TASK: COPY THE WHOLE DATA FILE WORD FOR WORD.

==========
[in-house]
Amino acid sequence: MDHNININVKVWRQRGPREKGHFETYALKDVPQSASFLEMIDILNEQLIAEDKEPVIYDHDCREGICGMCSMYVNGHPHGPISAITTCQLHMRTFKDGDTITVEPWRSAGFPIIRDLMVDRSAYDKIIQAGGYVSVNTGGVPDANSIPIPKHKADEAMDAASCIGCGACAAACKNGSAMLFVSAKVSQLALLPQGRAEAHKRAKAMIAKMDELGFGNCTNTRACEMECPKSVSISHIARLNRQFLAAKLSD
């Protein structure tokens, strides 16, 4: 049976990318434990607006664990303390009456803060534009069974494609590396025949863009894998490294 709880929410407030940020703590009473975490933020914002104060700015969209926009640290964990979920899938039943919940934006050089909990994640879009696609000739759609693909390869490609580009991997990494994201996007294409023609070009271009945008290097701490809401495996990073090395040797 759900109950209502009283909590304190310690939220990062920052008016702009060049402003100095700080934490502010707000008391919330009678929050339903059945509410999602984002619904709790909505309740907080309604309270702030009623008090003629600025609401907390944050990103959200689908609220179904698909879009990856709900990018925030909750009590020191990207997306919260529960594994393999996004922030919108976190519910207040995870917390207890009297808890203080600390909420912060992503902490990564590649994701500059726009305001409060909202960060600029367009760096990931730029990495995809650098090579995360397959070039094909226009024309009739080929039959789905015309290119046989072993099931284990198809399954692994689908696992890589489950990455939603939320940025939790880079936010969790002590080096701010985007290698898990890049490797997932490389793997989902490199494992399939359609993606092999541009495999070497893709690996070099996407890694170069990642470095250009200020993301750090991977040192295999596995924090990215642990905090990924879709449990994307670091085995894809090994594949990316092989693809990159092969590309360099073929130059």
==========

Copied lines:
[in-house]
Amino acid sequence: MDHNININVKVWRQRGPREKGHFETYALKDVPQSASFLEMIDILNEQLIAEDKEPVIYDHDCREGICGMCSMYVNGHPHGPISAITTCQLHMRTFKDGDTITVEPWRSAGFPIIRDLMVDRSAYDKIIQAGGYVSVNTGGVPDANSIPIPKHKADEAMDAASCIGCGACAAACKNGSAMLFVSAKVSQLALLPQGRAEAHKRAKAMIAKMDELGFGNCTNTRACEMECPKSVSISHIARLNRQFLAAKLSD
């Protein structure tokens, strides 16, 4: 049976990318434990607006664990303390009456803060534009069974494609590396025949863009894998490294 709880929410407030940020703590009473975490933020914002104060700015969209926009640290964990979920899938039943919940934006050089909990994640879009696609000739759609693909390869490609580009991997990494994201996007294409023609070009271009945008290097701490809401495996990073090395040797 759900109950209502009283909590304190310690939220990062920052008016702009060049402003100095700080934490502010707000008391919330009678929050339903059945509410999602984002619904709790909505309740907080309604309270702030009623008090003629600025609401907390944050990103959200689908609220179904698909879009990856709900990018925030909750009590020191990207997306919260529960594994393999996004922030919108976190519910207040995870917390207890009297808890203080600390909420912060992503902490990564590649994701500059726009305001409060909202960060600029367009760096990931730029990495995809650098090579995360397959070039094909226009024309009739080929039959789905015309290119046989072993099931284990198809399954692994689908696992890589489950990455939603939320940025939790880079936010969790002590080096701010985007290698898990890049490797997932490389793997989902490199494992399939359609993606092999541009495999070497893709690996070099996407890694170069990642470095250009200020993301750090991977040192295999596995924090990215642990905090990924879709449990994307670091085995894809090994594949990316092989693809990159092969590309360099073929130059």